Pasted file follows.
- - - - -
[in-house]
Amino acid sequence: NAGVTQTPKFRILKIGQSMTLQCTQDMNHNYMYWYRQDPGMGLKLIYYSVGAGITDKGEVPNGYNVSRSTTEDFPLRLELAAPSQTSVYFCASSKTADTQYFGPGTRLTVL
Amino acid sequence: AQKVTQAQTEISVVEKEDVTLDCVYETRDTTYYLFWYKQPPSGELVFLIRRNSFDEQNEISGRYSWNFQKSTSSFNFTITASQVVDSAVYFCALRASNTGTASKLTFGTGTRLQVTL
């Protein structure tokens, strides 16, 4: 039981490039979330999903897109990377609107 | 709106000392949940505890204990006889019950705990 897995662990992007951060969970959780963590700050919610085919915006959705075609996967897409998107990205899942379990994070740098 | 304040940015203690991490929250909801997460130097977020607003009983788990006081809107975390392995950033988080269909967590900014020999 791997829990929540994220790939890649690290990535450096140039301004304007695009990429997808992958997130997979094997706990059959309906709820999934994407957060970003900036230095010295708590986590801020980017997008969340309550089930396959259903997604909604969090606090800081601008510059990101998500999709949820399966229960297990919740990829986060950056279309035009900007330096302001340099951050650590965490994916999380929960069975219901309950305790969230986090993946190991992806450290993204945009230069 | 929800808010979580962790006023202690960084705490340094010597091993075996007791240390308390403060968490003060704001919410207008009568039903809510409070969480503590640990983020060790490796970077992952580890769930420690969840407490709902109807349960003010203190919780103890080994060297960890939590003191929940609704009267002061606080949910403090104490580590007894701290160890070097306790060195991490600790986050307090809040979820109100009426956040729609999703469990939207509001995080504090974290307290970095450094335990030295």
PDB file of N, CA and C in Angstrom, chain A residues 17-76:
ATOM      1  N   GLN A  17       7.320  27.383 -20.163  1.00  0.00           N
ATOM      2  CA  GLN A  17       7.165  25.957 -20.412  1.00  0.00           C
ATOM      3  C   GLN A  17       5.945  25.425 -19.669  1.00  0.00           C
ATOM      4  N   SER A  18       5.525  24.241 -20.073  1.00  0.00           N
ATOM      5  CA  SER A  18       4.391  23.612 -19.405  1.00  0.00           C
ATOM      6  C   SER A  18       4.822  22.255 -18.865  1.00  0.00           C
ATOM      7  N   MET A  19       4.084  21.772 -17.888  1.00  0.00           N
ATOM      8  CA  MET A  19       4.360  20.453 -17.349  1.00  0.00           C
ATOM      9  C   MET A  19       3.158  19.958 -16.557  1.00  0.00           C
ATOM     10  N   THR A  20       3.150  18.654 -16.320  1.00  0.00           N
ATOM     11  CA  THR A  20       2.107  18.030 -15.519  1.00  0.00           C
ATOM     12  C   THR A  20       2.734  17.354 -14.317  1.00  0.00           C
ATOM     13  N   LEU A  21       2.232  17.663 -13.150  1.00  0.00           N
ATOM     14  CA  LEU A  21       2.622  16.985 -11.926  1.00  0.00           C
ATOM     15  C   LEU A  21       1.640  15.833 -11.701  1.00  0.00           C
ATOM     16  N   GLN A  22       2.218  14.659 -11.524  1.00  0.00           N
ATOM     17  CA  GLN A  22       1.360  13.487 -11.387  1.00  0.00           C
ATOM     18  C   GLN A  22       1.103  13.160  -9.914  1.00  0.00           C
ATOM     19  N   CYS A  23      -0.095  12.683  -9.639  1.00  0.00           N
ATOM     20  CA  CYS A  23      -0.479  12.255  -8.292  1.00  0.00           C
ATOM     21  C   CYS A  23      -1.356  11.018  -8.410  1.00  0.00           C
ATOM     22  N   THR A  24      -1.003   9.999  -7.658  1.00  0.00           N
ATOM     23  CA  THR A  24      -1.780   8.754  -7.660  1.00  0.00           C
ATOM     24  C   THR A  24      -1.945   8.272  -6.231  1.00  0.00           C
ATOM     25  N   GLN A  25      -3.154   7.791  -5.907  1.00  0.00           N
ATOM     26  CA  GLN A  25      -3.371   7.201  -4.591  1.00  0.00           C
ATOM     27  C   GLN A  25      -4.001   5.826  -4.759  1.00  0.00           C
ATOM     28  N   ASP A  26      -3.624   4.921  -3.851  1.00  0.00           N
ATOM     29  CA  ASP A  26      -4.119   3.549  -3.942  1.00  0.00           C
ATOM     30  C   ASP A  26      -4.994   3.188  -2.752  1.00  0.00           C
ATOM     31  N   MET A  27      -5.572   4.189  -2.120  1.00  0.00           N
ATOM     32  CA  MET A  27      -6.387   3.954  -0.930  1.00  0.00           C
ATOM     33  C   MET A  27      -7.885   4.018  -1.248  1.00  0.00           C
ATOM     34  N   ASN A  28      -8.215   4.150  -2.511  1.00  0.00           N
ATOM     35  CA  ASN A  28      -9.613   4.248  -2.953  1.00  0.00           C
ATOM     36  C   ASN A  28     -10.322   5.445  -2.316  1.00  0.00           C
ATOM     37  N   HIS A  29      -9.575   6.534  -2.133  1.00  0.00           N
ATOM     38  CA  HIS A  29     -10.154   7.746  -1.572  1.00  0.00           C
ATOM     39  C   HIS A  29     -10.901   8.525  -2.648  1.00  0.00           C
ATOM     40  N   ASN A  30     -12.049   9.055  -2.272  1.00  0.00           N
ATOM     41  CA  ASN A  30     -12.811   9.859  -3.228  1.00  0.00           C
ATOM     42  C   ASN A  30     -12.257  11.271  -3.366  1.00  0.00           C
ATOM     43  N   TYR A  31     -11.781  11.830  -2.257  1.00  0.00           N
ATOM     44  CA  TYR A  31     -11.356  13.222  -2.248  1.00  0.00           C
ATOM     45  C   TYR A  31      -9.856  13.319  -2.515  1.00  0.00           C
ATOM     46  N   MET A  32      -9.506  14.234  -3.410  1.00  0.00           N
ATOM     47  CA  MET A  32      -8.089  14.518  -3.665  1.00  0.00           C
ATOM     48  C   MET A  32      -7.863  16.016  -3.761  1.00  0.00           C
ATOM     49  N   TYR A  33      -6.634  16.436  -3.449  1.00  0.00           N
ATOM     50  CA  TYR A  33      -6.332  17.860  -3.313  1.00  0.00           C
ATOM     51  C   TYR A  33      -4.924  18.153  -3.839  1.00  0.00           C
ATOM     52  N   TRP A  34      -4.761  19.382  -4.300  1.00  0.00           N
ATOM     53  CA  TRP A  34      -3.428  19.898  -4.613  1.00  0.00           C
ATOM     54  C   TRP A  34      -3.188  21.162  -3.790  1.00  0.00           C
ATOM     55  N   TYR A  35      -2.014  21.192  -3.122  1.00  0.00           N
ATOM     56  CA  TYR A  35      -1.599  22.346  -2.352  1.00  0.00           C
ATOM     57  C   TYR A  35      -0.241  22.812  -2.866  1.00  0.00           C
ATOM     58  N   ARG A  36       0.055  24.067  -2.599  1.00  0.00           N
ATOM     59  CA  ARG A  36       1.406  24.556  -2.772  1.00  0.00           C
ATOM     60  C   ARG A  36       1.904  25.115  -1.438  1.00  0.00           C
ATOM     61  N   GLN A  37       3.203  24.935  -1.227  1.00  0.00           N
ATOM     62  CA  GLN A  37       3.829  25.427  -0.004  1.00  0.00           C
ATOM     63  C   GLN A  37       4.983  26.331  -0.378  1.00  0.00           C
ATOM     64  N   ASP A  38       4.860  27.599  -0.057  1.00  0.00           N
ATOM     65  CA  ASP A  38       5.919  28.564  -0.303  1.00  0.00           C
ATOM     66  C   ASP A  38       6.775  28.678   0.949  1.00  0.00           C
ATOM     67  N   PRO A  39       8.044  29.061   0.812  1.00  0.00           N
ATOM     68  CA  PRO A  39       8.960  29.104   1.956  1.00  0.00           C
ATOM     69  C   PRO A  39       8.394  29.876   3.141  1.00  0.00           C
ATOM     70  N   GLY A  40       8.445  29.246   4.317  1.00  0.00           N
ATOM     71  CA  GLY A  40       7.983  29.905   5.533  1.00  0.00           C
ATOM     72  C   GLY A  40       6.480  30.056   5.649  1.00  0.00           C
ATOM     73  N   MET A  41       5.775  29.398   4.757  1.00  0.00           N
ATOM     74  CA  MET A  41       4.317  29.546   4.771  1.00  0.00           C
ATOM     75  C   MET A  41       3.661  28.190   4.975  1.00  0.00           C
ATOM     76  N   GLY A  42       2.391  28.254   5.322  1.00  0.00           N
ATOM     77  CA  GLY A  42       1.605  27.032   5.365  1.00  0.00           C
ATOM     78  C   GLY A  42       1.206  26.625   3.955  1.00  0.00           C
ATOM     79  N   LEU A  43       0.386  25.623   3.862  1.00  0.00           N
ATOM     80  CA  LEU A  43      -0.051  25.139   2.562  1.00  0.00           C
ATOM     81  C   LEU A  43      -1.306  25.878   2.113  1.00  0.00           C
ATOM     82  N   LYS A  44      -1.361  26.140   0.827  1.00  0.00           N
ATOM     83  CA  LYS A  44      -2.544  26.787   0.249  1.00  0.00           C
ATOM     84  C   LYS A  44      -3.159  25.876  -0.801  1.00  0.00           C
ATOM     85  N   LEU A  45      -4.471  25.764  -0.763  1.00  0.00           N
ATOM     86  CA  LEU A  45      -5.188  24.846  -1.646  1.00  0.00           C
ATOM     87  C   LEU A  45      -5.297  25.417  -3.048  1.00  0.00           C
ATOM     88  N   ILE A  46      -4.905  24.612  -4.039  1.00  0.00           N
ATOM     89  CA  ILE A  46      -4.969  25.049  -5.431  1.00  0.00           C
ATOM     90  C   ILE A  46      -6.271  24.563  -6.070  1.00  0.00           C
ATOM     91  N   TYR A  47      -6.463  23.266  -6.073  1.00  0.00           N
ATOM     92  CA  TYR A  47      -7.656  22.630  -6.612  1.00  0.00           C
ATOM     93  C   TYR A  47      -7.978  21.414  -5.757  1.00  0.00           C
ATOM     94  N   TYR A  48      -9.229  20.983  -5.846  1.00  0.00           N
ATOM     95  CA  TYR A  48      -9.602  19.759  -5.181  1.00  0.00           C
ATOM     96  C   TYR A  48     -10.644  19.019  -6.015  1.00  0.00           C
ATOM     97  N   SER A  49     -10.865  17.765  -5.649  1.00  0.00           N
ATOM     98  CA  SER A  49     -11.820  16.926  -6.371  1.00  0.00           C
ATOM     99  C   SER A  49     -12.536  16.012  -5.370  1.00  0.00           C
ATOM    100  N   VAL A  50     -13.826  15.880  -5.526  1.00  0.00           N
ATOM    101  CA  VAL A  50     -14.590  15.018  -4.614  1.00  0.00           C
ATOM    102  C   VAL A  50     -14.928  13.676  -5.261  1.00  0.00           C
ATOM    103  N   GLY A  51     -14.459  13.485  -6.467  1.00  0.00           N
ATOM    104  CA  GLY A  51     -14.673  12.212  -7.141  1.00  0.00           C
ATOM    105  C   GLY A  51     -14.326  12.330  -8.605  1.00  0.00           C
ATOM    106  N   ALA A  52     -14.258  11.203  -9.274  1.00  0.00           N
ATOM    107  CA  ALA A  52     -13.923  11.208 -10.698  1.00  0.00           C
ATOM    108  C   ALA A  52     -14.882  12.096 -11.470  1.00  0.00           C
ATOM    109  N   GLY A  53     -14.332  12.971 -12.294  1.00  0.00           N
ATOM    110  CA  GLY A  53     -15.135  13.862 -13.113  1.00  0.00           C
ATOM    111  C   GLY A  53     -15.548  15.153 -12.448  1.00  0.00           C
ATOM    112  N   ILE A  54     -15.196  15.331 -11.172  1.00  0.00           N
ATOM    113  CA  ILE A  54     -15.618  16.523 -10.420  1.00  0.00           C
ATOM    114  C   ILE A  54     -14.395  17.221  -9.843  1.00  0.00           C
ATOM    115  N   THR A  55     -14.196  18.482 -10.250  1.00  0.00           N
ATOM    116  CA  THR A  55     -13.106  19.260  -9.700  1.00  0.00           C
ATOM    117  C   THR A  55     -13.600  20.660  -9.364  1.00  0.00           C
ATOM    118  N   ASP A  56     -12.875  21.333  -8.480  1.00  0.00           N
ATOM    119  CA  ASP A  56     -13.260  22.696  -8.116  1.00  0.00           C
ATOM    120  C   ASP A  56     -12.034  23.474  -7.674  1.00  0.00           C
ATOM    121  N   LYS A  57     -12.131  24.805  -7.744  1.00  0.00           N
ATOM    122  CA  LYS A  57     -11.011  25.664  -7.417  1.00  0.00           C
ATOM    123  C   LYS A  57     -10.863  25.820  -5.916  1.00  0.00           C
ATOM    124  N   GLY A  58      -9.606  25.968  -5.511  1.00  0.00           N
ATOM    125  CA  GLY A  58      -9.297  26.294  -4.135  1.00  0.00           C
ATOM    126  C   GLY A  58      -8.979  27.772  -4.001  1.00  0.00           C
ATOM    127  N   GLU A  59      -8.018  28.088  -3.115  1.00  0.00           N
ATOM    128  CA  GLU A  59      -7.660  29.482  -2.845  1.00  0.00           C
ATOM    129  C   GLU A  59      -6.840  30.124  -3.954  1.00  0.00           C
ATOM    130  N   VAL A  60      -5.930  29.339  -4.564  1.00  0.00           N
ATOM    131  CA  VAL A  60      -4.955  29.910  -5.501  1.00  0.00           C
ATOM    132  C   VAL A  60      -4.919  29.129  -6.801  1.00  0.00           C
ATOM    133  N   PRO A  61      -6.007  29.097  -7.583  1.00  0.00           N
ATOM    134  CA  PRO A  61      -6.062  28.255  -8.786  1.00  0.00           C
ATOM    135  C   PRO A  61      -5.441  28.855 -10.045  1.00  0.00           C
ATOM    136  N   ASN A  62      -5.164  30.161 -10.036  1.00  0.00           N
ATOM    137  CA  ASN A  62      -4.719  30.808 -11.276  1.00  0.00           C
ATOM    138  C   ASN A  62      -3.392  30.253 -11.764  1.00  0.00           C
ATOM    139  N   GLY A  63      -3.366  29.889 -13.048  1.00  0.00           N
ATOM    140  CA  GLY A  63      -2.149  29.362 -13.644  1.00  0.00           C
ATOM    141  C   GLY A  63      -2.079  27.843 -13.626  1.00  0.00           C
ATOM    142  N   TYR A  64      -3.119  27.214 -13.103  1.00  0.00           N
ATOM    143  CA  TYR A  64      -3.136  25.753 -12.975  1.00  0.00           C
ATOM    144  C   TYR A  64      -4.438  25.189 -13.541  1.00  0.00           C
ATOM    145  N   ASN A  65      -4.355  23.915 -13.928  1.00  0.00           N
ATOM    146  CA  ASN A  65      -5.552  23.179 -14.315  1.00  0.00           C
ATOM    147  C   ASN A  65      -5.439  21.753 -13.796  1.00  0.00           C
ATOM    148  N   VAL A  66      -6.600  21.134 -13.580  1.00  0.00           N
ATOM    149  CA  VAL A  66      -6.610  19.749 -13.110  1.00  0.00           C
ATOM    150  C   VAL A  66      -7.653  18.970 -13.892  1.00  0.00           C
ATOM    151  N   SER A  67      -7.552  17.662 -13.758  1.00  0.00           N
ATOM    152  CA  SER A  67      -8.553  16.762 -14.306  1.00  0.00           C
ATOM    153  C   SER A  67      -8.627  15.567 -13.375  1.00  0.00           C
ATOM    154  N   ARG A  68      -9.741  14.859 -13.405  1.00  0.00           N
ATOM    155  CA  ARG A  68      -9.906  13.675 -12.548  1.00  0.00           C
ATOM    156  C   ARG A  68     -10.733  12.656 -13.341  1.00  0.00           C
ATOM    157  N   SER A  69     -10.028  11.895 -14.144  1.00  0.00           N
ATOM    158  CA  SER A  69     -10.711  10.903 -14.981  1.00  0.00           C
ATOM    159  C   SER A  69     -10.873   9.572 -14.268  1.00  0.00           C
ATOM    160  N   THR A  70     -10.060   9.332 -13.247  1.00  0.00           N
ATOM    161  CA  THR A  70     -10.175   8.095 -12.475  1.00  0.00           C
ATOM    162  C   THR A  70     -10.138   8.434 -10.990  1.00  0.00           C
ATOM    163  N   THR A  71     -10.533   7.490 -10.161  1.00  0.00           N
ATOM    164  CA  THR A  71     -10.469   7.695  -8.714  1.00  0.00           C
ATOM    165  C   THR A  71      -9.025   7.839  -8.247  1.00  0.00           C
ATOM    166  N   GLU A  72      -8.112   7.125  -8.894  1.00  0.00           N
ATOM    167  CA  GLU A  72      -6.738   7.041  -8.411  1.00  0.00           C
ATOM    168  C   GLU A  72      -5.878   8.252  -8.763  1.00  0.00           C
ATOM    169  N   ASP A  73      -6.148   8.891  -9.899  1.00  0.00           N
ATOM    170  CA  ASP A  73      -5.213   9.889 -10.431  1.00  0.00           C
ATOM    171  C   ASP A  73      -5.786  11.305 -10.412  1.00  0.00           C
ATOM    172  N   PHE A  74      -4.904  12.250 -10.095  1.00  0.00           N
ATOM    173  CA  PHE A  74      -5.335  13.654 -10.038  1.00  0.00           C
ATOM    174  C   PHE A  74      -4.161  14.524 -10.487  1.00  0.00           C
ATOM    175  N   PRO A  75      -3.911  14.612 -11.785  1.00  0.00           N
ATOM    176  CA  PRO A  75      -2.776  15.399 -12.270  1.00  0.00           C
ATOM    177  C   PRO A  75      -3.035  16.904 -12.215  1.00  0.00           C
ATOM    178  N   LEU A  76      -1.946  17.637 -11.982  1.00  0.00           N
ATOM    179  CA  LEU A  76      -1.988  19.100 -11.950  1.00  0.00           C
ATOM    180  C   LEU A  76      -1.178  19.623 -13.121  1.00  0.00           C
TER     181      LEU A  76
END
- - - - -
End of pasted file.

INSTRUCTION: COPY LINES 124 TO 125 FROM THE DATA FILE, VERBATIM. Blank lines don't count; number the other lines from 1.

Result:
ATOM    119  CA  ASP A  56     -13.260  22.696  -8.116  1.00  0.00           C
ATOM    120  C   ASP A  56     -12.034  23.474  -7.674  1.00  0.00           C